RNA - Speaking on the occasion of the National Day of Combating Microbial and Chemical Weapons on June 29, Brigadier General Hatami said today that the Western countries, with their false claims on defending human rights, must be held accountable for their arms assistance in the killing of innocent people in Yemen.
The continuation of the killing of innocent people of region, specially the oppressed people of Yemen, with Western weapons is another evidence of criminal acts committed by these governments which will go down in the history, he underlined.
The Iranian officail was referring to huge arms deals between sellers in the US, the UK and France and the monarchs of Saudi Arabia and the UAE who are waging an unfair war on Yemen for the past 5 years.
“This day reminds us of one of the other aspects of the crimes committed by the former Iraqi dictator Saddam Hussein in using chemical weapons against our soldiers and defenseless people in border cities and villages during the eight years of Scared Defense (1980-1988)," he added.
He then noted the West’s attempt to deny its role in arming Saddam Hussein with chemical weapons and to downplay the enormity of the crime, adding, “these countries acknowledged that more than 20,000 Iranian soldiers and civilians were martyred by Saddam’s chemical weapons.”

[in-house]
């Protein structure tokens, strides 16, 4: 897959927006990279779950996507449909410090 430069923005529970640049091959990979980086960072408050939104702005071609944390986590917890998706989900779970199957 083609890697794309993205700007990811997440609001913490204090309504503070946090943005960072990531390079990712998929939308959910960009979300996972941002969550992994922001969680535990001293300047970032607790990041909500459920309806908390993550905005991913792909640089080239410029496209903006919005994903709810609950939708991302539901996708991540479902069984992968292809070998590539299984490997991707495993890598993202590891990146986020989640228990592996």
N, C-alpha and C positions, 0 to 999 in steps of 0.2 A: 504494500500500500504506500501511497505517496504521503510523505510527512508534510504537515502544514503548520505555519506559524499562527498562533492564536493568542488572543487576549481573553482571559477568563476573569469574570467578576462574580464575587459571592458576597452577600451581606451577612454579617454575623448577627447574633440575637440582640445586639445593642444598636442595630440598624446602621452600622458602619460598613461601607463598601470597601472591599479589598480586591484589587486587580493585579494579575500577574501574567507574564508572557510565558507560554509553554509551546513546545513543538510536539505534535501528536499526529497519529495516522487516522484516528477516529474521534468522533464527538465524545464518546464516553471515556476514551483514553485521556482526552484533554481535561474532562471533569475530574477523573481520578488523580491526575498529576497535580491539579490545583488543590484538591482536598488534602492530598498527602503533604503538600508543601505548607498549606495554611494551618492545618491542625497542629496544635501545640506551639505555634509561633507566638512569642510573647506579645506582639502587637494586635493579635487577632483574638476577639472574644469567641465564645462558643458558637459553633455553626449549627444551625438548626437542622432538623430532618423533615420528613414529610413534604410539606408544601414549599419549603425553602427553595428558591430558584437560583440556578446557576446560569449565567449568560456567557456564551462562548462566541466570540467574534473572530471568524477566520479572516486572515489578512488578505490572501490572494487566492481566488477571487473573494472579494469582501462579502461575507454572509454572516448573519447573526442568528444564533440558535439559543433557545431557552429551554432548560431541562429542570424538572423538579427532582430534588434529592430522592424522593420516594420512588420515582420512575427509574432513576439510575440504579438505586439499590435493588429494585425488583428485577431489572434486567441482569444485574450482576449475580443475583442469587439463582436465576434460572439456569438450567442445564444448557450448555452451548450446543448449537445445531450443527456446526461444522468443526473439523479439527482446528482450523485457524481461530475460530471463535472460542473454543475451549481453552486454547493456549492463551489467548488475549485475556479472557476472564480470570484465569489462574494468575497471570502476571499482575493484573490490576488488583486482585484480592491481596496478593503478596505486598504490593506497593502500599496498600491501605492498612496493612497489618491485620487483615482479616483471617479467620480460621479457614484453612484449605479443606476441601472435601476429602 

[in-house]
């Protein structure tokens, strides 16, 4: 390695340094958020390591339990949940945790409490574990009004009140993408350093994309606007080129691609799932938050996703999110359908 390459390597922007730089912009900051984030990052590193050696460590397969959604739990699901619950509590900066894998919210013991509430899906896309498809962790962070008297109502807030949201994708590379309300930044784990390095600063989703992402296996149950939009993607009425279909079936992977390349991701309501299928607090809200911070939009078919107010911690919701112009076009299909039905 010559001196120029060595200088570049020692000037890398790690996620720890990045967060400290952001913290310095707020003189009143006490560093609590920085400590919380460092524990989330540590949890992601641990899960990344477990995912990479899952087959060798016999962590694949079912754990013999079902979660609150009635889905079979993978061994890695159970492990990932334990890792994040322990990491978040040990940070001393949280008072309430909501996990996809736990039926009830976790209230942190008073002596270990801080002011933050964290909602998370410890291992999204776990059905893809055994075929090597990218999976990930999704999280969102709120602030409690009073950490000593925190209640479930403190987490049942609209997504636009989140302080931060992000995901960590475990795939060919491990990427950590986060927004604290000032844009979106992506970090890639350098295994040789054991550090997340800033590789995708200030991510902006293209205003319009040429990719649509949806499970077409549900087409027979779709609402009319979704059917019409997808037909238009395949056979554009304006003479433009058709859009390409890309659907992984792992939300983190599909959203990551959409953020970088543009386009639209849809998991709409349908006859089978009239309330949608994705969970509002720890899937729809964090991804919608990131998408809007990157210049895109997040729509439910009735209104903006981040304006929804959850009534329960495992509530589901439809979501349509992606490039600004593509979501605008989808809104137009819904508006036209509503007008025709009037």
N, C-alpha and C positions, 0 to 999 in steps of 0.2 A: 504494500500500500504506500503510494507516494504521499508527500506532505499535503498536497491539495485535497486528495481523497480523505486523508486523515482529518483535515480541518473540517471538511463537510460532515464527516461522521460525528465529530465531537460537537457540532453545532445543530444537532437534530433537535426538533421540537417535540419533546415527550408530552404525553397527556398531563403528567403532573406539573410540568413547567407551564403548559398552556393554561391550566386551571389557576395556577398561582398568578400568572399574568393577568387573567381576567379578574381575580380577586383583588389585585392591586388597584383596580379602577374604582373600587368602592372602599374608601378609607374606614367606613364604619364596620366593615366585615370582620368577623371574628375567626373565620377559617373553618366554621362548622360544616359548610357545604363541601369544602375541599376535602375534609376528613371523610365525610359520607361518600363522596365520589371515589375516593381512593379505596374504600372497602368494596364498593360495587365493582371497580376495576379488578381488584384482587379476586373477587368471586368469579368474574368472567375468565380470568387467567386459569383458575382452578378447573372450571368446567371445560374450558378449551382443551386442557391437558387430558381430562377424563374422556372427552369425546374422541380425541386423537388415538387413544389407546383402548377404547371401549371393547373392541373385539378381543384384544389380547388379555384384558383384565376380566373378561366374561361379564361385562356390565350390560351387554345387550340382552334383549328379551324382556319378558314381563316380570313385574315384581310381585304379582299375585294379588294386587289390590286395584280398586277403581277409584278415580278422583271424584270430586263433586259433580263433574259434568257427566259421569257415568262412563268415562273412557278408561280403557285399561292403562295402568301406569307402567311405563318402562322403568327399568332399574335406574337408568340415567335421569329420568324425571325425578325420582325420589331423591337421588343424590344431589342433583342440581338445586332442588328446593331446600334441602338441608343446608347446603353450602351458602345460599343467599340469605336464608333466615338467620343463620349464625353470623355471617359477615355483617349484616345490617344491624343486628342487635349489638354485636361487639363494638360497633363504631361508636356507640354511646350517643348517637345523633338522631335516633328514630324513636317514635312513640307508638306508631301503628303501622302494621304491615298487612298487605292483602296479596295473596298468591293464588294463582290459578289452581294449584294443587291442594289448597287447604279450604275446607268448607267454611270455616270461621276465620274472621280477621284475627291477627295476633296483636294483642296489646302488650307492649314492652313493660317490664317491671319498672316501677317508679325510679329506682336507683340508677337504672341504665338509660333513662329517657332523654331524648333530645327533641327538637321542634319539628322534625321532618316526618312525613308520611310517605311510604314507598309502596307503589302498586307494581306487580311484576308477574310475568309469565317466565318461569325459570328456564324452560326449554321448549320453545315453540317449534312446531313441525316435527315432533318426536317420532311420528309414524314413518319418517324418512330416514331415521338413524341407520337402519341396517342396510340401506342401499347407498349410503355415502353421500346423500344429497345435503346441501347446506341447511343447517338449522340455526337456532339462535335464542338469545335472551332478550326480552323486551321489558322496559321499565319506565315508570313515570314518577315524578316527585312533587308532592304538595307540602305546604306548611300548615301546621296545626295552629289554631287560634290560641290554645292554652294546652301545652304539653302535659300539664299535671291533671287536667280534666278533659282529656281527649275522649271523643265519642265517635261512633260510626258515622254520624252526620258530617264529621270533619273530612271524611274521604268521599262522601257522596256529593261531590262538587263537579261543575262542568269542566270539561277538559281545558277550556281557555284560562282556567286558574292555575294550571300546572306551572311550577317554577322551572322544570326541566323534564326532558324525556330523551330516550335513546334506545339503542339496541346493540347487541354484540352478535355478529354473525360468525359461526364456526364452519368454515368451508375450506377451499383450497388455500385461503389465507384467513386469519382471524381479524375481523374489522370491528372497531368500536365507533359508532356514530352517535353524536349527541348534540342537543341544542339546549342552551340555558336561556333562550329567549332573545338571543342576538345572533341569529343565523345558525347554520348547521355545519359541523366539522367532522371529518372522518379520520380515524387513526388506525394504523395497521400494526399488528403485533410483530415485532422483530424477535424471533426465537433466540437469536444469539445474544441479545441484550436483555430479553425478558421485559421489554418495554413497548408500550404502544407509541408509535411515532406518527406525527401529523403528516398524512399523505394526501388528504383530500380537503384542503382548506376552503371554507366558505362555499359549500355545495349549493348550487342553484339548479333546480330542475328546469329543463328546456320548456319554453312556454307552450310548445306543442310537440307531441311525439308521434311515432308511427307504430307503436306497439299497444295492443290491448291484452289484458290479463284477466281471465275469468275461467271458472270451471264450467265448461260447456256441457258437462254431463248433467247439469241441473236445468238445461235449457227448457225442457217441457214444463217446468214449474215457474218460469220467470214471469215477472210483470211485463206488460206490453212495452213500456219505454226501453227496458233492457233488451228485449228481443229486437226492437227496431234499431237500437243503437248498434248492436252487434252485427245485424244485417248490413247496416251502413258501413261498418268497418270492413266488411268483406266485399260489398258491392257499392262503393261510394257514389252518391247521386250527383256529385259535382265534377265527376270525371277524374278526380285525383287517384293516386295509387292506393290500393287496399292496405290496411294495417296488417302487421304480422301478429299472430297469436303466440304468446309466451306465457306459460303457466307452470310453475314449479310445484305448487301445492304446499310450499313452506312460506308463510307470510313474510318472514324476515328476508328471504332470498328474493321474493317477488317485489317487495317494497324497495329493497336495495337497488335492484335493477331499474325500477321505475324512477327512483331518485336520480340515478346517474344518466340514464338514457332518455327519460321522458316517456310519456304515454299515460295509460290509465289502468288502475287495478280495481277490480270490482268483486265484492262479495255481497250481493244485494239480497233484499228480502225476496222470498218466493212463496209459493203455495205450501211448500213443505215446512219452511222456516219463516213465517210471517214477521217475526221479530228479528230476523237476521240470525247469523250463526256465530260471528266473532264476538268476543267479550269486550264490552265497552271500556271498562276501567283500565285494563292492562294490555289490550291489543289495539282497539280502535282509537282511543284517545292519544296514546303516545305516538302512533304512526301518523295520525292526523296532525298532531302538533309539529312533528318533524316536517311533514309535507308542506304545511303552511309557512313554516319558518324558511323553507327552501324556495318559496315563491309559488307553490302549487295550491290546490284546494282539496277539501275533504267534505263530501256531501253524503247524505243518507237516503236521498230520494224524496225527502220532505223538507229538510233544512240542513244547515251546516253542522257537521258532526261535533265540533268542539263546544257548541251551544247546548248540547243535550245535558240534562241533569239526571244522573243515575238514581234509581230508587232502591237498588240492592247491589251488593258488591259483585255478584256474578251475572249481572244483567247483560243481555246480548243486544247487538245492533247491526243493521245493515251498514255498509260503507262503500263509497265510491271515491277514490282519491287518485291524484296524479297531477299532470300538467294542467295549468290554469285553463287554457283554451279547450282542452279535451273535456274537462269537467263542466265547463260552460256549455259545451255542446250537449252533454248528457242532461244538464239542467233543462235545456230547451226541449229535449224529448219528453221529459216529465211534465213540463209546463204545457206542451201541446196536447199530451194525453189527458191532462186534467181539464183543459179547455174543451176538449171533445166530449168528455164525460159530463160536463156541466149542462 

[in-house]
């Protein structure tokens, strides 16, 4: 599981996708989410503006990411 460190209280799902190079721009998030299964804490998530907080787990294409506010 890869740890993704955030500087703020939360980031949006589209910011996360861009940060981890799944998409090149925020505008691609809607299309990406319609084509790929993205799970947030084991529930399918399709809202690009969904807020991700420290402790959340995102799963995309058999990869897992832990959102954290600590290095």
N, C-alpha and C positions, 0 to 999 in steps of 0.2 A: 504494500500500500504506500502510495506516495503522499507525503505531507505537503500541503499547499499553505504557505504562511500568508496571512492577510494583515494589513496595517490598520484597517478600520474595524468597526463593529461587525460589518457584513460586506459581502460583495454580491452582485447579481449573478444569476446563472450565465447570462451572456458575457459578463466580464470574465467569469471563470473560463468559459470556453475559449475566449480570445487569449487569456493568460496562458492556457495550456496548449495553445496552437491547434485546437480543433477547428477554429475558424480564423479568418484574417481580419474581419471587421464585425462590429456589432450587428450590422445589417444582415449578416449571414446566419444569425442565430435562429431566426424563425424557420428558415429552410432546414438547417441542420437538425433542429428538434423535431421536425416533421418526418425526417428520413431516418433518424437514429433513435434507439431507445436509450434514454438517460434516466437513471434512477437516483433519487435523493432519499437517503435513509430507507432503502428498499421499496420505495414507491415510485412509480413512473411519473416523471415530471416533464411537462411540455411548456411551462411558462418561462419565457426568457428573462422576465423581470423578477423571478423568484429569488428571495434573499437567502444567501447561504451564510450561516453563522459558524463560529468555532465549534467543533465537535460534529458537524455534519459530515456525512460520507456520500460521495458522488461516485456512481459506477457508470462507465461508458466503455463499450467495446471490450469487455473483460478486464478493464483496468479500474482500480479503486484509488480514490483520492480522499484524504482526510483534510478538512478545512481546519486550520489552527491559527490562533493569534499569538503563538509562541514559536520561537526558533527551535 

Elsewhere in his remarks, Brigadier General Hatami pointed to the West’s admission that as many as 30 chemical attacks were carried out by Saddam Hussein on Iran’s civilian centers such as hospitals and healthcare services, adding “the chemical bombing of Iran’s Sardasht was the culmination of these heinous crimes committed by the then Iraqi government on June 28, 1987 which martyred and injured 4,500 people."
The Iranian minister of defense said that the key role of some Western countries, including the United States, in equipping Saddam Hussein with chemical weapons is now clear to the international community and global public opinions.
According to Fars News Agancy, Saudi Arabia and the UAE have been striking Yemen since March 2015 to restore power to fugitive president Mansour Hadi, a close ally of Riyadh. The Saudi-led aggression has so far killed more than 20,000 Yemenis, including hundreds of women and children. Despite Riyadh's claims that it is bombing the positions of the Ansarullah fighters, Saudi bombers are flattening residential areas and civilian infrastructures.
Yemen is the world’s largest humanitarian crisis with more than 22 million people in need and is seeing a spike in needs, fueled by ongoing conflict, a collapsing economy and diminished social services and livelihoods. The blockade on Yemen has smothered humanitarian deliveries of food and medicine to the import-dependent state.
The UN has repeatedly criticized the Saudi-UAE-led military coalition's bombing campaign and placed it on a blacklist of child rights violators last year.
A UN panel has also compiled a detailed report of civilian casualties caused by the Saudi military and its allies during their war against Yemen, saying the Riyadh-led coalition has used precision-guided munitions in its raids on civilian targets.